Wag More Dogs, Ltd. v. Cozart

Decision Date22 May 2012
Docket NumberNo. 11–1226.,11–1226.
Citation680 F.3d 359
PartiesWAG MORE DOGS, LIMITED LIABILITY CORPORATION, Plaintiff–Appellant, v. Norma J. COZART, in her official capacity as (acting) Zoning Administrator for Arlington County, Virginia; Arlington County, Virginia, Defendants–Appellees.
CourtU.S. Court of Appeals — Fourth Circuit


ARGUED: Robert Peller Frommer, Institute For Justice, Arlington, Virginia, for Appellant. Carol Winfield McCoskrie, County Attorney's Office, Arlington, Virginia, for Appellees. ON BRIEF:Robert J. McNamara, William H. Mellor, III, Institute For Justice, Arlington, Virginia, for Appellant. MinhChau N. Corr, County Attorney's Office, Arlington, Virginia, for Appellees.

Before DUNCAN, KEENAN, and DIAZ, Circuit Judges.

Affirmed by published opinion. Judge DIAZ wrote the opinion, in which Judge DUNCAN and Judge KEENAN joined.


DIAZ, Circuit Judge:

Wag More Dogs, LLC appeals the district court's dismissal of its complaint, which alleged that Arlington County's sign ordinance violated the First Amendment. We agree with the district court that the ordinance is a content-neutral restriction on speech that satisfies intermediate scrutiny. Finding no merit to the other constitutional challenges, we affirm.


Like most local governments throughout the country, Arlington County (Arlington) has enacted a comprehensive zoning ordinance. Several provisions of the zoning ordinance pertain to the display of signs (“Sign Ordinance”). Arlington enacted the Sign Ordinance to “regulate the construction, placement and display of signs in order to maintain the health, safety, convenience and welfare of residents and businesses of the County, as well as the overall visual appearance throughout the County.” Arlington County, Va., Zoning Ordinance § 34.1 Among other aims, Arlington promulgated the Sign Ordinance to “reduce the traffic hazards caused by ... unregulated signs” and to enhance the aesthetic environment of the County. Id.

The Sign Ordinance defines “sign” as [a]ny word, numeral, figure, design, trademark, flag, pennant, twirler, light, display, banner, balloon or other device of any kind which, whether singly or in any combination, is used to direct, identify, or inform the public while viewing the same from outdoors.” Id. § 34(B). It further provides as a general rule that [a] sign permit shall be obtained from the Zoning Administrator before any sign or advertising is erected, displayed, replaced, or altered so as to change its overall dimensions.” Id. § 34(A)(1).

Two categories of signs are not subject to the permit process. The first, a list of signs permitted in all zoning districts without permits, includes fifteen types of signs and covers such rudimentary postings as official notices required by law, “no trespassing” signs, and directional signs. Id. § 34(E). A second category lists fourteen types of prohibited signs—most of which involve jarring or otherwise-distracting displays—for which no permit may be issued. Id. § 34(C). A catchall provision allows noncommercial speech on a sign wherever commercial speech is permitted. Id. § 34(A)(4).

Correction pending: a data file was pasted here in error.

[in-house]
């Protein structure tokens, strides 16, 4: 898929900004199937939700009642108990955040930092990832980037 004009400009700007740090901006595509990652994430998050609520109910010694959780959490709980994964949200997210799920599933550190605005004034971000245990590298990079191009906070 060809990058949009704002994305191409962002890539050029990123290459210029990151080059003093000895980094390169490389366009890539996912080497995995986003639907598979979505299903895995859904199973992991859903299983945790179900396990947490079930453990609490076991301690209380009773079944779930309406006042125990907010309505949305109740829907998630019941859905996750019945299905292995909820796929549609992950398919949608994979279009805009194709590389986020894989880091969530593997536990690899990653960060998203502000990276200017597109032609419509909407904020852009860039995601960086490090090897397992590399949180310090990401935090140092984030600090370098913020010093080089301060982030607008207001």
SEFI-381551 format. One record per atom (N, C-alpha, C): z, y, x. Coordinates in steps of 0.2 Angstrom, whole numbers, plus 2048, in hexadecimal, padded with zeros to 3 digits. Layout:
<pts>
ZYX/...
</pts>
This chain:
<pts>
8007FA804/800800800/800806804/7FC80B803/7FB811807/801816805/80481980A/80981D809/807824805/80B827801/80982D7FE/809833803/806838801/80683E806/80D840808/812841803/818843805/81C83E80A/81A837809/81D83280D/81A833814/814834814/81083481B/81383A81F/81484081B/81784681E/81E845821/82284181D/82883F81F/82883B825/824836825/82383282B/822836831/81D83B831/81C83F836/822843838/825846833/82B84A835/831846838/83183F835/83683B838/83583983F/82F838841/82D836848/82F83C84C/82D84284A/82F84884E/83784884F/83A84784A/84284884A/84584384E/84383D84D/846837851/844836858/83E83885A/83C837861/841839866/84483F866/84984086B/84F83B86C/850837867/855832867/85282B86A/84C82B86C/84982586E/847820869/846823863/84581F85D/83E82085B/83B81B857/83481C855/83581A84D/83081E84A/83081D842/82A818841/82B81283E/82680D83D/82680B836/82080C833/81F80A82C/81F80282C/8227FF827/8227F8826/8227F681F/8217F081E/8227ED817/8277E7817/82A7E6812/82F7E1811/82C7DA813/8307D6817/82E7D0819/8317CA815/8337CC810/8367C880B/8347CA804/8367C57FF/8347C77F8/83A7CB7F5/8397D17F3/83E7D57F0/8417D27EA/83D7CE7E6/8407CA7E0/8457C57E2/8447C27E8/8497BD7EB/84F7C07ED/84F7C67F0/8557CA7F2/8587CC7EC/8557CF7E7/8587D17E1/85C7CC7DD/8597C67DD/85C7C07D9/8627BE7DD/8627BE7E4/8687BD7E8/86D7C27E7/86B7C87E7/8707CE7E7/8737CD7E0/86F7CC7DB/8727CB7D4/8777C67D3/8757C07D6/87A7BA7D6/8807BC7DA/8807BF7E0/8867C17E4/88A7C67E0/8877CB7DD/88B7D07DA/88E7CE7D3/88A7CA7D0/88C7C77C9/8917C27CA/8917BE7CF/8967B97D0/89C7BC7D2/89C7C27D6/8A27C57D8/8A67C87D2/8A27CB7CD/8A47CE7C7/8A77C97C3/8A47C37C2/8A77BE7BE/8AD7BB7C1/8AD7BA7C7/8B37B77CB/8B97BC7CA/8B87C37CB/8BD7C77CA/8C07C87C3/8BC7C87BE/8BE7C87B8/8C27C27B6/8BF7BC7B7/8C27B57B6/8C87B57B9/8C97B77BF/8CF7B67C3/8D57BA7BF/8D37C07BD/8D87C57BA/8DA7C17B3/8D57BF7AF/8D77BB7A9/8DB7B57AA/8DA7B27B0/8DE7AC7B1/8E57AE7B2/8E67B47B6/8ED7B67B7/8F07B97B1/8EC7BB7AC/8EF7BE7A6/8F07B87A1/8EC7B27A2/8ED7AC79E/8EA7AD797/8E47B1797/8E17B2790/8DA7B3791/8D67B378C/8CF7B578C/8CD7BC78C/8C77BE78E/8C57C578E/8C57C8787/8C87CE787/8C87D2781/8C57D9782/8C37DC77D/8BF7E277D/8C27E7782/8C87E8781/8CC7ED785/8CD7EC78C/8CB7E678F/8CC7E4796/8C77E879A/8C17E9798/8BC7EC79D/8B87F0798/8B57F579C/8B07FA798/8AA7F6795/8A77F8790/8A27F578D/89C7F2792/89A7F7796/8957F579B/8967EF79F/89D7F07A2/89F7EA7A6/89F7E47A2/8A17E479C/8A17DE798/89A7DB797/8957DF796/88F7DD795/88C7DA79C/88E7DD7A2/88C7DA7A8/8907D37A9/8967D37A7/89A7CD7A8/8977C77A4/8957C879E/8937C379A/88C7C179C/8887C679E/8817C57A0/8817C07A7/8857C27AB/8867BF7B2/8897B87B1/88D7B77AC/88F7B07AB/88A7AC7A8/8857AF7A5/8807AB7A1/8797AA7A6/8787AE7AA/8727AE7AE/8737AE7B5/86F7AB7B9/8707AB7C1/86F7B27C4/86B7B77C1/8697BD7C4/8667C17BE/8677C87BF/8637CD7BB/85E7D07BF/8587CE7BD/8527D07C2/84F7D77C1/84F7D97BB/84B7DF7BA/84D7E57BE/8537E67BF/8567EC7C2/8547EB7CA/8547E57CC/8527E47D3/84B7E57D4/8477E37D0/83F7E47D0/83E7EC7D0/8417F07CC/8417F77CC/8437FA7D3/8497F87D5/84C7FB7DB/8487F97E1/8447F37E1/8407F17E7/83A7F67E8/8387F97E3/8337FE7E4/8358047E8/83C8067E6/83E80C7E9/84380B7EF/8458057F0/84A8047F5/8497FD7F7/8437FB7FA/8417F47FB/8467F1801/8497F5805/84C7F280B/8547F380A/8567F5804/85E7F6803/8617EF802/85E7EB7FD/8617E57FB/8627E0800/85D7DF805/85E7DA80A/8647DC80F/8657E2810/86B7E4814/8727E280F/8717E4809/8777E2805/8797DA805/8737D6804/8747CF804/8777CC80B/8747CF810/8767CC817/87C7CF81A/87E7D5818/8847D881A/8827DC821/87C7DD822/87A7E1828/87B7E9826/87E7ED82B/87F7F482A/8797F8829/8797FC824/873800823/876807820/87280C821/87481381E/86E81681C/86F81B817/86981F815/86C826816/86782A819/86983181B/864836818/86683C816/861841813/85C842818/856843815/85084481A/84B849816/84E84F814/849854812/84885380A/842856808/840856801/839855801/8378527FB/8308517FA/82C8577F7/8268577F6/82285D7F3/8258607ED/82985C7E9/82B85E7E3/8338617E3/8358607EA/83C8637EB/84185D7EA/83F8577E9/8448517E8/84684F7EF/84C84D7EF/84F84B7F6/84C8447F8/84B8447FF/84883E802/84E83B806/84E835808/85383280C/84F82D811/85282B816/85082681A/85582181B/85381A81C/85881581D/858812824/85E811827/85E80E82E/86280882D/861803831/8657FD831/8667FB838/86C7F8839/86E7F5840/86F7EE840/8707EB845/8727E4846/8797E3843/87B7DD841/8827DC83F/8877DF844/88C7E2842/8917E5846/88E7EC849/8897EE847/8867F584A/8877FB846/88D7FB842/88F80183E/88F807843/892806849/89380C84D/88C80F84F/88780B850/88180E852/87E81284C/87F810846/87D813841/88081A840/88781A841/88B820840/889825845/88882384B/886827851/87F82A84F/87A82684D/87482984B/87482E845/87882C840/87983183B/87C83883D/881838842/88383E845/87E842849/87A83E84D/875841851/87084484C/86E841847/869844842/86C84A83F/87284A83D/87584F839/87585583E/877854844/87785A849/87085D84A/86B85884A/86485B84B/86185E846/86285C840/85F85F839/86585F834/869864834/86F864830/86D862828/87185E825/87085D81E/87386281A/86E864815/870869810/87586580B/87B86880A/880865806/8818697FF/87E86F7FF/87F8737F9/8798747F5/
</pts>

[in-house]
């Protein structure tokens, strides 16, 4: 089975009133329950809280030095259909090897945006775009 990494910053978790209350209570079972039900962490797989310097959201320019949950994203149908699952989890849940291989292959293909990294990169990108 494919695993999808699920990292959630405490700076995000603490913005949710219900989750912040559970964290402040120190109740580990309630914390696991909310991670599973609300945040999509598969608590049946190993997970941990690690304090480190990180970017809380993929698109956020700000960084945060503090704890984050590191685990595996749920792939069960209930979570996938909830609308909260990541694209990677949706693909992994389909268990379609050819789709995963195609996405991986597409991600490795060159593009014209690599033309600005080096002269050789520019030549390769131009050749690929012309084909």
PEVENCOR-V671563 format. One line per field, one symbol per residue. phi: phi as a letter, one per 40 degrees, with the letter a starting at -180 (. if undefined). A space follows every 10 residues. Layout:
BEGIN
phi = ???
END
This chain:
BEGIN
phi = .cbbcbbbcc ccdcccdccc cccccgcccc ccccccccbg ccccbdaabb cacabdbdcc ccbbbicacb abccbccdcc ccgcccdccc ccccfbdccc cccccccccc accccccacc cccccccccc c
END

The Sign Ordinance sets out intricate requirements for various types of signs located in different zoning districts. Relevant to this appeal, a provision includes size regulations for businesses in “C” and “M” districts (“Business Sign Provision”). Id. § 34(G). The Business Sign Provision mandates that an individual obtain a sign permit before erecting a “business sign”—that is, a sign “identifying the products or services available on the premises or advertising a use conducted thereon.” Id. “On the walls of commercial buildings in all ‘C’ and ‘M’ Districts,” businesses are allowed to display “up to three (3) signs for each tenant, up to a maximum total sign area of sixty (60) square feet per tenant, or a total sign area of one (1) square foot per linear foot of the tenant's frontage, whichever is greater.” Id. § 34(G)(1).

If a proposed sign does not otherwise qualify for a permit under the Sign Ordinance but does not fall under the prohibited-signs category, an individual may seek a special exception through a “comprehensive sign plan.” Id. § 34(A)(3). The provision detailing the process through which Arlington evaluates applications for a comprehensive sign plan (“Comprehensive Sign Plan Provision”) states as follows:

Use permits may be issued for any of the special exceptions or conditional uses for which a use permit is required by the provisions of this ordinance; provided, that the County Board shall find that after a duly advertised hearing, the use will not: (1) affect adversely the health or safety of persons residing or working in the neighborhood of the proposed use; (2) be detrimental to the public welfare or injurious to property or improvements in the neighborhood; (3) be in conflict with the purposes of the master plans of the County.

Id. § 36(G)(1).

Individuals who violate the Sign Ordinance are initially subject to civil penalties. Arlington imposes a $200 fine on a first-time violator, and fines steadily increase for subsequent transgressions. Id. § 37(D)(1). When an individual has accrued $5000 or more in fines, Arlington may prosecute the violation as a criminal misdemeanor. Id. § 37(G).


Kim Houghton owns and maintains Wag More Dogs, LLC (Wag More Dogs), a “doggy daycare” business located in an “M” district in Arlington, Virginia. Houghton sought to position her store near the Shirlington Dog Park, ultimately renting a space in 2009 adjacent to the park. In an effort to “beautify the area” and to “create goodwill with the people who frequented the dog park, many of whom were potential Wag More Dogs customers,” Houghton commissioned a painting on the rear of the business's building. J.A. 8. The final product, measuring approximately 960 square feet, incorporated some of the cartoon dogs in Wag More Dogs' logo. Houghton described it as including “happy cartoon dogs, bones, and paw prints.” Id. 5.